One of the happiest days of my life was my first lesbian and gay freedom march in June 1986. (Back then, 26 years ago, we didn’t yet use the terms “LGBT” or “Pride.”)
My partner Audrey and I had recently moved to San Francisco after a rough coming-out process with our families and friends. We found a new lesbian- and gay-affirming community by joining Metropolitan Community Church of San Francisco. But we were still afraid when our new friends invited us to march in the Freedom Day parade with them. We were held back by the years spent hiding our love in closets of shame. We told our friends that we would watch the parade from the sidelines.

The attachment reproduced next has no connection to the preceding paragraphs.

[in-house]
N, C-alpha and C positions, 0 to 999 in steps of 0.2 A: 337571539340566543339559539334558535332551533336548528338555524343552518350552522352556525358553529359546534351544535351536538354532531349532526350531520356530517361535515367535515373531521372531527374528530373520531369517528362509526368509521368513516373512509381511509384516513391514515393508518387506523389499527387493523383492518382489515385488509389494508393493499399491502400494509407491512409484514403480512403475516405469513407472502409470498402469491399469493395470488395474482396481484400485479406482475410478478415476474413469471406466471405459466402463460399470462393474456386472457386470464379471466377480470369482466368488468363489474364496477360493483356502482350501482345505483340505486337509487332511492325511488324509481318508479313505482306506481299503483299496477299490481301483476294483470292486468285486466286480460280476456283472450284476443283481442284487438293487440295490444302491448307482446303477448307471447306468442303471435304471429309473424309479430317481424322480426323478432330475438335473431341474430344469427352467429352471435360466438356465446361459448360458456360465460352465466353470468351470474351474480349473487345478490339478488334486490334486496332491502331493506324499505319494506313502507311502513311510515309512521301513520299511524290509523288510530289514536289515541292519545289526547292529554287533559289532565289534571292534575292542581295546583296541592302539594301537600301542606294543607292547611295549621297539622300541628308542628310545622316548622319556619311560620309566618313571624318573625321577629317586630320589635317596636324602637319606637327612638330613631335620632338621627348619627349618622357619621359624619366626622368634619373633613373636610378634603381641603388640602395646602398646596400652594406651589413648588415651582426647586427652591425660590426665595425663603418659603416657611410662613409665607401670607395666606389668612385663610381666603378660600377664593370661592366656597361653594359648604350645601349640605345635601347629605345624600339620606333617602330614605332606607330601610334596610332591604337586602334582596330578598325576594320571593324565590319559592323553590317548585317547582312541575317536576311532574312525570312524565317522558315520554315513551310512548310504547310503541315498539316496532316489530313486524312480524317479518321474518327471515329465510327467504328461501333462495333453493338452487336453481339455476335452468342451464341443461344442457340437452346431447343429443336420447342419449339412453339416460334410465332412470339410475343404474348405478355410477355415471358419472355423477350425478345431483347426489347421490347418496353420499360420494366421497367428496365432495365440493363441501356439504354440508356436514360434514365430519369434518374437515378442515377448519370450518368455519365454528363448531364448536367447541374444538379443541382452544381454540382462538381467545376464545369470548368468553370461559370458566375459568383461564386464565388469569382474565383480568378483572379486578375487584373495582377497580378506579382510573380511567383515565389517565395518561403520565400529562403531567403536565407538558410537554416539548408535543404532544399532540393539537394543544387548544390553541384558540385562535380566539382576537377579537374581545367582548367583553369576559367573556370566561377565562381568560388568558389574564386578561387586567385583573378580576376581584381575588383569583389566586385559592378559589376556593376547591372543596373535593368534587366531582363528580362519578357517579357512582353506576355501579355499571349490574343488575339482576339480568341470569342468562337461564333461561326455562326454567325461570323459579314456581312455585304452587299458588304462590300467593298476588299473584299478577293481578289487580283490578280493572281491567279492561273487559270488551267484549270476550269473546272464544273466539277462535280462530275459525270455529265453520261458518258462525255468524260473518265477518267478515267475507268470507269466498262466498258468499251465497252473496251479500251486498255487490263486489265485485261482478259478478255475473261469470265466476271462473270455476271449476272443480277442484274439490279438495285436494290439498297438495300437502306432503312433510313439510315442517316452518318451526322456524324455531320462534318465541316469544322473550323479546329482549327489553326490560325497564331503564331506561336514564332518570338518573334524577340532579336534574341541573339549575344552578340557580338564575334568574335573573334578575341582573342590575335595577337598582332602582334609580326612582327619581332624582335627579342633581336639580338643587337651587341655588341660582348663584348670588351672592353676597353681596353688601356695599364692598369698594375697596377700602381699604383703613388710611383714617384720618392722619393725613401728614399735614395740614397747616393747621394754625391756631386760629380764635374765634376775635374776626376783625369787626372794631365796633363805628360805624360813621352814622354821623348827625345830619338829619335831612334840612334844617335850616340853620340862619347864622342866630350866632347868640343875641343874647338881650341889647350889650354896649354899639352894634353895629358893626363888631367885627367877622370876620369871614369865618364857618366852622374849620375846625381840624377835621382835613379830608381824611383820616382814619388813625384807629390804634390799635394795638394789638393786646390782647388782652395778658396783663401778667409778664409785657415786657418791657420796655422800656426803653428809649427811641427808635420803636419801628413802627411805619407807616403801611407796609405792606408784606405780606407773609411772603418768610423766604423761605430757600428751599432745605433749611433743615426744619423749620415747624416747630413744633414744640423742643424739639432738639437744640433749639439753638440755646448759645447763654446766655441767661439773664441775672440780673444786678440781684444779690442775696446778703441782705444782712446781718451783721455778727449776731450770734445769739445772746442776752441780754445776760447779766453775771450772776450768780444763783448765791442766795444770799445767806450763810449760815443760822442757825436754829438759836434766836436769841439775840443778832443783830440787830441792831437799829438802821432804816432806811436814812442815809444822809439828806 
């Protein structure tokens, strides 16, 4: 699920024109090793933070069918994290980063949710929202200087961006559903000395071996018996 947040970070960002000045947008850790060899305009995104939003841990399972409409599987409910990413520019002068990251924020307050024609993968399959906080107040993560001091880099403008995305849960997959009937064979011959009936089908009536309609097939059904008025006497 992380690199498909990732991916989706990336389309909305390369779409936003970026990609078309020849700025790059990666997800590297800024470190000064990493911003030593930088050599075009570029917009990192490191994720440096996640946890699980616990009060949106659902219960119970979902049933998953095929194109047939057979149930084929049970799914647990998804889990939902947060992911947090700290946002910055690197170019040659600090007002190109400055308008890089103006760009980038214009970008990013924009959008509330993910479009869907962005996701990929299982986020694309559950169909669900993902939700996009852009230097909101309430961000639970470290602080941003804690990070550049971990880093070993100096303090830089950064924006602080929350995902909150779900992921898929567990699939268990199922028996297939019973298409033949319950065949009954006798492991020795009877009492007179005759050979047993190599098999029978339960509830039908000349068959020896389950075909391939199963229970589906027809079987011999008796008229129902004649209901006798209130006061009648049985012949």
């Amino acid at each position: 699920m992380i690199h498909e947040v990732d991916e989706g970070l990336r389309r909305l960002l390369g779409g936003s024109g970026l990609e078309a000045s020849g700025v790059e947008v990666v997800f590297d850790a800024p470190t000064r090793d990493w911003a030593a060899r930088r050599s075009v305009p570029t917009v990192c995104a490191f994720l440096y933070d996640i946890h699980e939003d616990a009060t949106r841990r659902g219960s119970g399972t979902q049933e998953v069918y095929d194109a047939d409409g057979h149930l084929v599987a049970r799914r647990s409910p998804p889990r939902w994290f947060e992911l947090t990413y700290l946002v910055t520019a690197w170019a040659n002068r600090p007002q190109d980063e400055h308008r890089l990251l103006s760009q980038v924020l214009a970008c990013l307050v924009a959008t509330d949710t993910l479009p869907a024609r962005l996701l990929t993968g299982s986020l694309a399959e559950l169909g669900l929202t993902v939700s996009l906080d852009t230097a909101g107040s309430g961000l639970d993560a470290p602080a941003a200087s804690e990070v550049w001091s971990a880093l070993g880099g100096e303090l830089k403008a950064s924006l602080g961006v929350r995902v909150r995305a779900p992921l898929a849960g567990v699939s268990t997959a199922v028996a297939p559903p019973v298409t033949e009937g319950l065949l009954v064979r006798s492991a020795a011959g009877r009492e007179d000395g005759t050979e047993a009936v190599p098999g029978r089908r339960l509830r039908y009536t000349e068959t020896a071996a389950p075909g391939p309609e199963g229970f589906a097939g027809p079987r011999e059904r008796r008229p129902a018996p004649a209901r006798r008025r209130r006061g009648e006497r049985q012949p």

When the big day came, I was stunned to see queer people of all kinds proudly marching by the hundred while thousands more clapped and cheered. The people in the parade showed me a seemingly endless variety of ways to be gay, from “dykes on bikes” to outrageous drag queens. News reports estimated the crowd at 100,000. It seemed like LGBT people had taken over the whole city, marching down Market Street while rainbow flags hung from the street lights all the way to City Hall.
Then we saw our friends approach with the Metropolitan Community Church banner. Audrey and I couldn’t watch from the curb any longer. We decided together instantly: “Let’s go!”
We ran into the street and grabbed the banner. My heart soared. A friend snapped a photo to record our joy. It truly was Freedom Day, the day that this lesbian broke free of shame and learned to let her love shine.